Broxton unleashed a 94-mph heater on a 3-1 count, and the barrel-chested 40-year-old, anticipating a fastball, bludgeoned the ball high into the cool Southern California night. Dodger Stadium went silent. The only thing Stairs could hear as he rounded the bases was the howling of his teammates from the visitors' dugout. "We call him La Bomba, because when he hits it, he hits it," says Phillies reliever J.C. Romero. "We see bombs like that every day in batting practice. But of course, this wasn't batting practice."
No, it was not only the biggest home run of Stairs' career but also the biggest in recent Phillies' history. After a thrilling 7-5 win over the Dodgers in Game 4, Philadelphia is now one win from the World Series. Of the last 11 teams to go ahead 3-1 in the NLCS, only two -- the '96 Cardinals and the '03 Cubs -- went on to lose the series.
Until the fateful eighth inning, it all looked so promising for the Los Angeles. The home team was up. CaliforniaDreamin' blared on the loudspeakers. Penny Marshall was dancing in the aisles. Chants of "Phillies Suck!" echoed across the ballpark.
And Derek Lowe, working on three days rest, was cruising. Lowe had started six regular season games in his career on short rest, posting a 4.78 ERA in the starts while averaging 5 1/3 innings. In the first inning it looked like it was going to get real ugly real fast for the sinkerballer: the Phillies opened with three straight hits, and took a 2-0 lead. Lowe was struggling to locate his slider, but a double play ground out by Shane Victorino stopped the bleeding. Lowe settled down, threw four scoreless innings. Then he was suddenly pulled after having thrown just 74 pitches. As Ryan Howard put it after the game, "He was pitching really well."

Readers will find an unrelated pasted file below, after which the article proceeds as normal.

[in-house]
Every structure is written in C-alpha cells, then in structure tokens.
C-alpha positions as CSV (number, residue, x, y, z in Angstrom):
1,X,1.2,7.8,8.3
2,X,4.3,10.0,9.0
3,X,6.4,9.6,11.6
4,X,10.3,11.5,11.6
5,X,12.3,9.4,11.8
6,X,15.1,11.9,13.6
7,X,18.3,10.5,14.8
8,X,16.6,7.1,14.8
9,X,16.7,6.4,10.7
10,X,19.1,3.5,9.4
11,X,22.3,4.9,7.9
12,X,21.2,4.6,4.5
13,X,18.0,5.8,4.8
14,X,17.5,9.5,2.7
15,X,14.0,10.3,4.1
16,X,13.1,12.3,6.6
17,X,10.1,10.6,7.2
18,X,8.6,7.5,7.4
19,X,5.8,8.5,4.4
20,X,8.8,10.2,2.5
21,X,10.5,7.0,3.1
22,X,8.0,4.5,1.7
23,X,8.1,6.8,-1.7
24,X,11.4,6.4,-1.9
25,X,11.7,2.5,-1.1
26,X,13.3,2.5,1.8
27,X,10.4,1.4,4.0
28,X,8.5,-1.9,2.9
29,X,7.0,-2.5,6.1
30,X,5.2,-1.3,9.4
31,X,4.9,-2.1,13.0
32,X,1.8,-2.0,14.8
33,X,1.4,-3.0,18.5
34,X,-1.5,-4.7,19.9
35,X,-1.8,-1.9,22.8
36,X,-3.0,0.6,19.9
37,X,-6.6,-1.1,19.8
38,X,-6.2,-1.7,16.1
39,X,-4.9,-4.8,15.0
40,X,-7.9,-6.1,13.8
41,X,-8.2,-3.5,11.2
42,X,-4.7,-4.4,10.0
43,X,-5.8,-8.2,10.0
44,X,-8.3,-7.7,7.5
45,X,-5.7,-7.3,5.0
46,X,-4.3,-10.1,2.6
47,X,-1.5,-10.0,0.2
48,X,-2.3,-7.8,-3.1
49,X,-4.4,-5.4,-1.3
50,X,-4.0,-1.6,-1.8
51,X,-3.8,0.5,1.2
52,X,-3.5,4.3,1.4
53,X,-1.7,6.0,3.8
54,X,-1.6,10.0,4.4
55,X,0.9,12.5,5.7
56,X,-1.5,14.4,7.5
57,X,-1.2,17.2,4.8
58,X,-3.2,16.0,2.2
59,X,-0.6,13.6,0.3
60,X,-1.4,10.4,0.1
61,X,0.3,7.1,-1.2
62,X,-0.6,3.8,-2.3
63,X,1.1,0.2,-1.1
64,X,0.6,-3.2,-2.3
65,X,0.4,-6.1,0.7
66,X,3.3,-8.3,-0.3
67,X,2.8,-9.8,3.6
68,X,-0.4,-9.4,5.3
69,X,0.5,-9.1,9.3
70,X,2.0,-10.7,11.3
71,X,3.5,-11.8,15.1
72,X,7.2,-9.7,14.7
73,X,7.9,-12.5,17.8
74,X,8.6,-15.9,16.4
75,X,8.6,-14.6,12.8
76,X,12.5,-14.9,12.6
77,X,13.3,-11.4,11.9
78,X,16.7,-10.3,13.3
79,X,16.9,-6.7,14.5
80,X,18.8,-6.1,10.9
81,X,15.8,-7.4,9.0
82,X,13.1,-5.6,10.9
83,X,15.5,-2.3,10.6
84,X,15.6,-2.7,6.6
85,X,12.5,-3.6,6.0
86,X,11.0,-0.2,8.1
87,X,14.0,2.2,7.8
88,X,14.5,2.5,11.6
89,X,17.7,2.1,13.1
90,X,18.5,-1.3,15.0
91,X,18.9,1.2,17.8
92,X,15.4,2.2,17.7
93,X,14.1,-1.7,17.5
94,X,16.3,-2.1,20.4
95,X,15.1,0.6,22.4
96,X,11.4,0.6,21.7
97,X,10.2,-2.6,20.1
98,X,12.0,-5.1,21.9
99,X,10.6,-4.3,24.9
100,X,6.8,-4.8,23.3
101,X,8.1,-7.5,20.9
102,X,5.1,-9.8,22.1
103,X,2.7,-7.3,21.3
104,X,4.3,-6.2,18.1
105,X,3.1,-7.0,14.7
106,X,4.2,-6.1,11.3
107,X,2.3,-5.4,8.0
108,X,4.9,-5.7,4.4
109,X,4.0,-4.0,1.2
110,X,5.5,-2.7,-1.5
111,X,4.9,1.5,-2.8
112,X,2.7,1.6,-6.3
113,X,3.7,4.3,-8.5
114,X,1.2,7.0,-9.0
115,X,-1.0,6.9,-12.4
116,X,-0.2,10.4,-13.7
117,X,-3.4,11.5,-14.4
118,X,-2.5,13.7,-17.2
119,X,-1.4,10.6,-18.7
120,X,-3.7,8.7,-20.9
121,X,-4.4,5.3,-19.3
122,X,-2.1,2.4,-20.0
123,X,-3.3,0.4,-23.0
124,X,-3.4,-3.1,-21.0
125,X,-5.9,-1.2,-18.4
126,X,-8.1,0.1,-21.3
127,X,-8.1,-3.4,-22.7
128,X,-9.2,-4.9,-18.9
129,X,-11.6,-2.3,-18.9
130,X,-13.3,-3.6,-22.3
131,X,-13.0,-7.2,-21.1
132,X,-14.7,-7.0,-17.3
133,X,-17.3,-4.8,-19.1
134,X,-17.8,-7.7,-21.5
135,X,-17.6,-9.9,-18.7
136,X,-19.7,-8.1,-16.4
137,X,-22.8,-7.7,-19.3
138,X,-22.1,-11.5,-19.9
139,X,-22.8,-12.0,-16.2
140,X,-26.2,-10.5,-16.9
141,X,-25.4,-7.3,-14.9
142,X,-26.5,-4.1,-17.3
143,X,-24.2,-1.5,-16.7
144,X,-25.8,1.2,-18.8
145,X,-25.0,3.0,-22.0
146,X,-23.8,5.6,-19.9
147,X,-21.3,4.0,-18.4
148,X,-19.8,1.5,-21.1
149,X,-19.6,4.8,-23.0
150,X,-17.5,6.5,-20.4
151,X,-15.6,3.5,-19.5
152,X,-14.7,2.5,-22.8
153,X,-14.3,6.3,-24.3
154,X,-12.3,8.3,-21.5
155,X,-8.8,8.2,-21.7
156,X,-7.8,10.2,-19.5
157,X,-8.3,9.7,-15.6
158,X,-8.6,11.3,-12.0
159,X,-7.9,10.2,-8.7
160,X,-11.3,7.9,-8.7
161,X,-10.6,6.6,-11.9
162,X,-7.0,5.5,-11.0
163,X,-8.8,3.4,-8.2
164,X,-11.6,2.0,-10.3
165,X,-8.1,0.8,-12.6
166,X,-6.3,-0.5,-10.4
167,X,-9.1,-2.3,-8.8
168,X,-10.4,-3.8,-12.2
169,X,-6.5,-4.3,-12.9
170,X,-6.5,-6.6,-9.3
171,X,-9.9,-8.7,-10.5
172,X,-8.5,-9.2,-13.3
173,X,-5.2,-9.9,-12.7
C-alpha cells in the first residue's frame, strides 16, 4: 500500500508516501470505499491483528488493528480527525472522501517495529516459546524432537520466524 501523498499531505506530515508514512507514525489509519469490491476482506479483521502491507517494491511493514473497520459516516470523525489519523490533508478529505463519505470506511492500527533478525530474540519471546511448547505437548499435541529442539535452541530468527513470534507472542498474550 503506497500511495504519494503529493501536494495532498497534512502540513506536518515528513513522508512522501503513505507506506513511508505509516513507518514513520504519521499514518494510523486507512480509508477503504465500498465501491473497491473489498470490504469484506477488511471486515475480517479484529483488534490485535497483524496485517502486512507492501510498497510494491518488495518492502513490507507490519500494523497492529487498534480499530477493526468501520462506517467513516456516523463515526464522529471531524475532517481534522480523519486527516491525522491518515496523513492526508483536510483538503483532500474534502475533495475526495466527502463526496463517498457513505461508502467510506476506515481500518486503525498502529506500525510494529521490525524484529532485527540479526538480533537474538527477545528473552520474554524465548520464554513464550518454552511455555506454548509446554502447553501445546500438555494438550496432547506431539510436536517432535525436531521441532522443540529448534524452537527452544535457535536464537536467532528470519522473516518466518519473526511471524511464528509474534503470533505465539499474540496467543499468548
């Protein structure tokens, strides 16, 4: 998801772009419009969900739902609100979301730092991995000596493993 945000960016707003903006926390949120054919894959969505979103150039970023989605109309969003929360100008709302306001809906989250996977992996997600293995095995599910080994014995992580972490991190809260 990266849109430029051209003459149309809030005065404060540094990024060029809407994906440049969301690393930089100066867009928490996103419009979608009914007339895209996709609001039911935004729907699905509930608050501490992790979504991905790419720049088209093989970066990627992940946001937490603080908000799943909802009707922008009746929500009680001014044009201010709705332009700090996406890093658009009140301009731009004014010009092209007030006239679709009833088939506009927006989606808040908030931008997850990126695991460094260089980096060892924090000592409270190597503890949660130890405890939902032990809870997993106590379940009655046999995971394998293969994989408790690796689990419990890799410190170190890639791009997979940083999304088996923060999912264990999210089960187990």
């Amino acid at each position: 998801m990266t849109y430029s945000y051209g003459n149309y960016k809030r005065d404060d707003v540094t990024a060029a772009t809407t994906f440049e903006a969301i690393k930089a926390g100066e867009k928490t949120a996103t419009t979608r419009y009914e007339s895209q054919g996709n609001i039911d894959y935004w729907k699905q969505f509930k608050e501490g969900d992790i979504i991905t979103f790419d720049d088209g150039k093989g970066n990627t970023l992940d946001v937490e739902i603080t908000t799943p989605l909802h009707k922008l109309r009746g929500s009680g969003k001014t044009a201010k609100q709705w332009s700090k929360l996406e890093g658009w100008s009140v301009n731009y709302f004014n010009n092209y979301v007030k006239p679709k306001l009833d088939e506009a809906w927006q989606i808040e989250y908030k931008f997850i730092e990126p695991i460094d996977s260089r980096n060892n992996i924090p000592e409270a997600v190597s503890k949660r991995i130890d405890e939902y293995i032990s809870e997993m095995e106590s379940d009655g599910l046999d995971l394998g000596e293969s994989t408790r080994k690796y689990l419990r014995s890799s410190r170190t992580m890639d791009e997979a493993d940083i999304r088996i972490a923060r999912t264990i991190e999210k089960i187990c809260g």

JoeTorre's postgame defense of the move wasn't convincing. "It looked like he was fighting his emotions the whole game. He said he felt fine," Torre said of Lowe. "We were probably going to get only one more inning out of him, pitch-count-wise, so I just decided to make the move there."
Torre was also saving Lowe for a possible Game 7, but it was too early to take out the righthander for Clayton Kershaw in the sixth with a one-run lead. Still, Charlie Manuel helped Torre's cause in the inning. The Phillies looked poised for a big inning after Ryan Howard and Pat Burrell singled to left, but Manuel ordered a sacrifice for centerfielder Shane Victorino, handing Kershaw a free out when the 20-year-old was so clearly struggling. The Phillies scored just one run in the inning, on a Chan Ho Park wild pitch.
Torre made another misstep when he yanked Hong-Chih Kuo for Corey Wade in the fateful top of the eighth. Kuo looked in total control before allowing a single to Howard. Torre then went to Wade, who hung a breaking ball that Victorino drilled into the Phillies' bullpen in rightfield for a two-run homer. "We all jumped up when we saw the ball off the bat," says closer Brad Lidge. "The ball missed [backup catcher Lou] Marson's helmet by about six inches." Suddenly the Phillies were tied, 5-5. Four batters later, the improbable hero, a mellow Canadian who coaches high school hockey in the offseason, stepped up to the plate and crushed the hopes of the record 56,800 packed into Dodger Stadium.
Though it backfired, Torre's decision to go with his Broxton, his best pitcher in the bullpen, with two outs in the eighth inning of a tie game was the right move. For the first time this October, Broxton struggled. "He can throw 100 and has a nasty slider," says Howard. "He's about the last person you want to come off the bench and see. But Matt got the job done."
And so did the Phillies, now overwhelming favorites to win the series. In Game 5 baseball's best starting pitcher this October, Cole Hamels, will take the mound. The Dodgers, meanwhile, are counting on Chad Billingsley, who lasted 2 1/3 innings in Game 2, to turn their fortunes around. "We expect him to be at his best," said Howard. "It was a great night for us, but there's still a lot of work to be done."